There are also informative articles that depict cultural and historic places both foreign and domestic. The informative articles would be of interest to the upper class and middle class alike only for different reasons. The upper class likely used the used the articles as traveler’s guides to give them hints and tips in their travels while the middle class would use these articles to learn about and experience places that they could never afford to visit. However, in the case of “Pilgrimage to El Medinah and Meccah” by Lieutenant Richard F. Burton of the Bombay Army, the article is a travelogue detailing his journeys within the holy lands of Islam that were off-limits to non-Muslims.

While on the surface this article seems like an innocent effort at educating the masses about the hidden places of the world the writer of this article and the editors of Graham’s Monthly have taken this time to express their political opinions about the followers of Islam. In the article itself, Lieutenant Burton takes every chance that he can get to the savage and animalistic behaviors of the people of this region. In one especially pointed instance Burton says, “[During the holy month of Ramadan] the men curse one another, and beat the women. The women slap and abuse the children, and these in their turn cruelly entreat and use harsh language to the dogs and cats” (48.) But the editors of Graham’s Monthly use a different tact to show their disdain of the Muslim people. The editors follow this article directly with the short poem, “The Red Flamingo” by R.H. Stoddard. “The Red Flamingo” reinforces Burton’s ideas of the Muslim lands as a backward and vulgar land with images of blood flowing over the desert sands (53.) Directly after the article about the animalistic Muslims, the editors printed a poem whose subject is the revenge on a group of Arabs for abduction of a woman. If this kind of intolerance was evidenced in a magazine today, there would be an outcry against the offending magazine and they would be forced to make a public apology.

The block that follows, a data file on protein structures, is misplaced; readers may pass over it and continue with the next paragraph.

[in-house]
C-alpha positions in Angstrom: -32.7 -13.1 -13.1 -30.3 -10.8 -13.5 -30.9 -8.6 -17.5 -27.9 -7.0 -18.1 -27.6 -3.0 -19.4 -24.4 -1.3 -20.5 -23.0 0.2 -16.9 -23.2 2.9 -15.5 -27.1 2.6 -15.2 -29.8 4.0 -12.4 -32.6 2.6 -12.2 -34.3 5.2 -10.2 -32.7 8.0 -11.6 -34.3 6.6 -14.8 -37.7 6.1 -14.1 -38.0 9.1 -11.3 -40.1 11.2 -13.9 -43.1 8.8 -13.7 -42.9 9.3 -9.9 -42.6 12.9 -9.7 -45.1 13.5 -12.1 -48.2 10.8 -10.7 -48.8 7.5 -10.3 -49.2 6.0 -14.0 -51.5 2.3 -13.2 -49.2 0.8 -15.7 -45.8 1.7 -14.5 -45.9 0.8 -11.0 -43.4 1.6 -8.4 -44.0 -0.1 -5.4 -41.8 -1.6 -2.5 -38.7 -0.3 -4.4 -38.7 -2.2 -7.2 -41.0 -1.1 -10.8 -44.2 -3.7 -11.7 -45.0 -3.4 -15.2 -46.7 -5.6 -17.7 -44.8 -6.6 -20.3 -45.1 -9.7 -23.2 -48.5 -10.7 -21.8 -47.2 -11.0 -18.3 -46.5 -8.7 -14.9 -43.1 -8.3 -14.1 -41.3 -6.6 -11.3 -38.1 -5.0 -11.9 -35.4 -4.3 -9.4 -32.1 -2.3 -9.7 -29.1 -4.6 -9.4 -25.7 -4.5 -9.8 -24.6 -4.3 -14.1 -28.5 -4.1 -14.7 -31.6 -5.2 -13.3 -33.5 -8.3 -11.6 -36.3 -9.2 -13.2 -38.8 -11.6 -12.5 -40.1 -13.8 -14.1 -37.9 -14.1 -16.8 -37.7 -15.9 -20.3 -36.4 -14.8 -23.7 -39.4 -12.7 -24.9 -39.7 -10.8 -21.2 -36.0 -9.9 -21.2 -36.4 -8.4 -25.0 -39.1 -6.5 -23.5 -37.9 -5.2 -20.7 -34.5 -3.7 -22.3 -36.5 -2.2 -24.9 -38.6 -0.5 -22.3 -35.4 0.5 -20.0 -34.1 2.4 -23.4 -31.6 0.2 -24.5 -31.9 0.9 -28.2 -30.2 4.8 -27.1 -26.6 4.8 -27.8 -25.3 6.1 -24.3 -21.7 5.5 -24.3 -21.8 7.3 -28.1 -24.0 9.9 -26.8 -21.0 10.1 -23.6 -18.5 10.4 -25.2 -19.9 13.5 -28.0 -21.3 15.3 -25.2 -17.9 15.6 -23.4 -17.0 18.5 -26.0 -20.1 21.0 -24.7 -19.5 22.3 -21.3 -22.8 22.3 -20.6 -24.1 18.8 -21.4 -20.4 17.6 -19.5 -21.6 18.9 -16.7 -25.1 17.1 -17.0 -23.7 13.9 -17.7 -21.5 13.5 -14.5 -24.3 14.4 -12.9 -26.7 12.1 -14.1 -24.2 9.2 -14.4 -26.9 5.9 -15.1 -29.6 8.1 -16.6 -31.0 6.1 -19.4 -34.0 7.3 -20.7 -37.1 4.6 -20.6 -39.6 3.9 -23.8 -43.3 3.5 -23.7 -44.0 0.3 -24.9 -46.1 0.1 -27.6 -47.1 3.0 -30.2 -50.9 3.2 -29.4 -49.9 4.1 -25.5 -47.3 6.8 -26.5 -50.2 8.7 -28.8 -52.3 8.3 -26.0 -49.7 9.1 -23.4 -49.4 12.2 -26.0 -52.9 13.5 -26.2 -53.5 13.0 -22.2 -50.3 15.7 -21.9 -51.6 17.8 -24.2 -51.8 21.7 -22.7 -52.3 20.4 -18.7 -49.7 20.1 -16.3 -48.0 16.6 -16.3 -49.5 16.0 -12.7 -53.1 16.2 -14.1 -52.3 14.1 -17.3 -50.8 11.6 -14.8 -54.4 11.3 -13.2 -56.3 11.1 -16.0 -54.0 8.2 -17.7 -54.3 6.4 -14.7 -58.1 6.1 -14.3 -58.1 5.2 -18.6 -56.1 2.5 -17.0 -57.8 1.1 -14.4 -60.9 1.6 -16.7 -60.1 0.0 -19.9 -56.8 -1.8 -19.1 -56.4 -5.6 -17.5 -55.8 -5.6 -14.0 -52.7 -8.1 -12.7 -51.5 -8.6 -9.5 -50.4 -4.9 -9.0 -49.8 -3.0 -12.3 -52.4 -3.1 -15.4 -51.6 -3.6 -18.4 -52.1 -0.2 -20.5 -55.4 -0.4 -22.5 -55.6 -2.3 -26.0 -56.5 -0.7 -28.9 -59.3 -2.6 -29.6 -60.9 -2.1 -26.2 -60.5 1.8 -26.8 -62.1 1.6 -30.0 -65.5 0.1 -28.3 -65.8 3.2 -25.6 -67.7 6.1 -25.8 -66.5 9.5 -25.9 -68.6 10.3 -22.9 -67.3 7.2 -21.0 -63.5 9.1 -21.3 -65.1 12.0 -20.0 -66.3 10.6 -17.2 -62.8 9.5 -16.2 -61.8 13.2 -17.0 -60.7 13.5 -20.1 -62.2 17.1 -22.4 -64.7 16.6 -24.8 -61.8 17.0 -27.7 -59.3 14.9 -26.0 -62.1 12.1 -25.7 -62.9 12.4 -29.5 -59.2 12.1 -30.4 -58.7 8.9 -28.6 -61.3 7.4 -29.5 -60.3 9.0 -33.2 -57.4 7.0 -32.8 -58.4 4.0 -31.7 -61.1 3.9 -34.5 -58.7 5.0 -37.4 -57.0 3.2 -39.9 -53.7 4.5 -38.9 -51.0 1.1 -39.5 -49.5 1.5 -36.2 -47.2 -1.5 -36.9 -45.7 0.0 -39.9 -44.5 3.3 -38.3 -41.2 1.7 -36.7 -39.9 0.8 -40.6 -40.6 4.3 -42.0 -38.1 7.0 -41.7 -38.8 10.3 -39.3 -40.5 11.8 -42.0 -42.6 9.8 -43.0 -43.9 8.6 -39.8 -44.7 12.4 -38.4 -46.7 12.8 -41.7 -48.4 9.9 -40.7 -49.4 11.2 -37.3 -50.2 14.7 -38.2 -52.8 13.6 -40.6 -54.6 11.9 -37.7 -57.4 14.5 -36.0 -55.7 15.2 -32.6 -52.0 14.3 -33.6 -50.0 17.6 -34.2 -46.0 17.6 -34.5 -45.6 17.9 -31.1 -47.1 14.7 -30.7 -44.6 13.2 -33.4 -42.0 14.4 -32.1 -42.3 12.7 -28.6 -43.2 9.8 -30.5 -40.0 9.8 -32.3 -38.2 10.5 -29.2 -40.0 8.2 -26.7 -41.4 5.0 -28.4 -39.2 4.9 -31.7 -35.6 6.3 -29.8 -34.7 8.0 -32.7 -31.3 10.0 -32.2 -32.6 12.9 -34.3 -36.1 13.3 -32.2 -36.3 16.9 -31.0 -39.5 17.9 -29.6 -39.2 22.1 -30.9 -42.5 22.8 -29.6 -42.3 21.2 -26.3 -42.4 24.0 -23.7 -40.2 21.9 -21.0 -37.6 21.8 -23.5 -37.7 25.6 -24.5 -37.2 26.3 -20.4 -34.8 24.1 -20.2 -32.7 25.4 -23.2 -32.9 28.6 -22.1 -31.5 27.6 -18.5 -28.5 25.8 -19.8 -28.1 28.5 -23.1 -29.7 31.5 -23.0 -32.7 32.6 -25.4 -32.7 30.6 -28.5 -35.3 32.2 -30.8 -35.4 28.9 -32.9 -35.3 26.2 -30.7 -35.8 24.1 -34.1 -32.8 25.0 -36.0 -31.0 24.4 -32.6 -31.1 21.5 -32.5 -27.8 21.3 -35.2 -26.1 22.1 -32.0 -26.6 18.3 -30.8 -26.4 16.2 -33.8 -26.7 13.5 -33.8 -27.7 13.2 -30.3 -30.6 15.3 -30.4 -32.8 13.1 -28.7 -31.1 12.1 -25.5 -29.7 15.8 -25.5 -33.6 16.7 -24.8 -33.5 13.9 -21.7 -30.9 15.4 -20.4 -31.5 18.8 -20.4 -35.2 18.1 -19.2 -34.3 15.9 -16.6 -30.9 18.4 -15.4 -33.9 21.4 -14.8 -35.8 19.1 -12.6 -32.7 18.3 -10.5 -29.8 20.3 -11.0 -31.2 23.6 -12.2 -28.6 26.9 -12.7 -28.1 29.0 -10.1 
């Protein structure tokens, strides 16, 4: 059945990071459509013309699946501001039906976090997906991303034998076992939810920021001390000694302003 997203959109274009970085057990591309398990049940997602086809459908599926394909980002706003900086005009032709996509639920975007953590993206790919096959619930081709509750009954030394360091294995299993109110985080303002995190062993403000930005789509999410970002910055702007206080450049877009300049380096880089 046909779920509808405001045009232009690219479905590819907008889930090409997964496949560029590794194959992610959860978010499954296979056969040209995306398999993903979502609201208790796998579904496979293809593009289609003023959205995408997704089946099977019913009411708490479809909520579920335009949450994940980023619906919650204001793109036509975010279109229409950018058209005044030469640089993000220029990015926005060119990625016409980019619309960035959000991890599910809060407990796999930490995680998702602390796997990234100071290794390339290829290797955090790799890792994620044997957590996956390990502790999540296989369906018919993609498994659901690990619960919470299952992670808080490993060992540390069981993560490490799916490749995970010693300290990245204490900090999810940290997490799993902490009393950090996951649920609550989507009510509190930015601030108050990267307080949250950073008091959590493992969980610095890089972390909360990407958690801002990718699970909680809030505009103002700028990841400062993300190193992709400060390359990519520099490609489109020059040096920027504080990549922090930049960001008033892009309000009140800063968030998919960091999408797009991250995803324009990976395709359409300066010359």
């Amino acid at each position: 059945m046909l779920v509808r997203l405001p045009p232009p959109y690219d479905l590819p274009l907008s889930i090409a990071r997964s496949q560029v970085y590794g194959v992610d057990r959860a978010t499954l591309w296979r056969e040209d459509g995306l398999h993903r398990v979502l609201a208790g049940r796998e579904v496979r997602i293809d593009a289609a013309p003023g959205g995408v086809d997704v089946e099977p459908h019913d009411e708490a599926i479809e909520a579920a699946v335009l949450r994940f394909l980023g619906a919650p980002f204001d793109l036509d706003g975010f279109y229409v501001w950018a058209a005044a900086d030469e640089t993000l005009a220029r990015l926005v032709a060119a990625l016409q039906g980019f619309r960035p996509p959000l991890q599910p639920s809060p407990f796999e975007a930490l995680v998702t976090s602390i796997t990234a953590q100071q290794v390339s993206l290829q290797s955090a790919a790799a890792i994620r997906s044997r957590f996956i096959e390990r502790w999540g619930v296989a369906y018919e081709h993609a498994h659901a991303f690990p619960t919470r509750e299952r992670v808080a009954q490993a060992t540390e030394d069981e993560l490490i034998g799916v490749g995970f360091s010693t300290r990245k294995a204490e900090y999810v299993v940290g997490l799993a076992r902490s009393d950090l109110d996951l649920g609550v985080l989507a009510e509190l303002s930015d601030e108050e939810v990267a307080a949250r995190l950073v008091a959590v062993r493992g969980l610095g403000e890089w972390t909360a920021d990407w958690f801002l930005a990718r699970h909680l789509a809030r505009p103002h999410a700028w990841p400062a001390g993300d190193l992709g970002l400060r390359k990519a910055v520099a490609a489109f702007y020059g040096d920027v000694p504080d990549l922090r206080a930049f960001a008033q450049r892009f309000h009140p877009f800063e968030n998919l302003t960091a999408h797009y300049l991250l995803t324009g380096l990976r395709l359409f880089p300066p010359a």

Graham’s Monthly is a composite 19th century American culture as well as the culture of American literature up until this point. The article, “Pilgrimage to El Medinah and Meccah” draws influence from early slave and captivity narratives for its narrative structure.  “Judging from Appearances” relies heavily on the culture of sentimentality pioneered by writers such as Olaudah Equiano. And the magazine format draws influence from newspapermen like Benjamin Franklin and his printing press. Therefore, Graham’s Monthly for better and for worse is a reflection of the culture of America.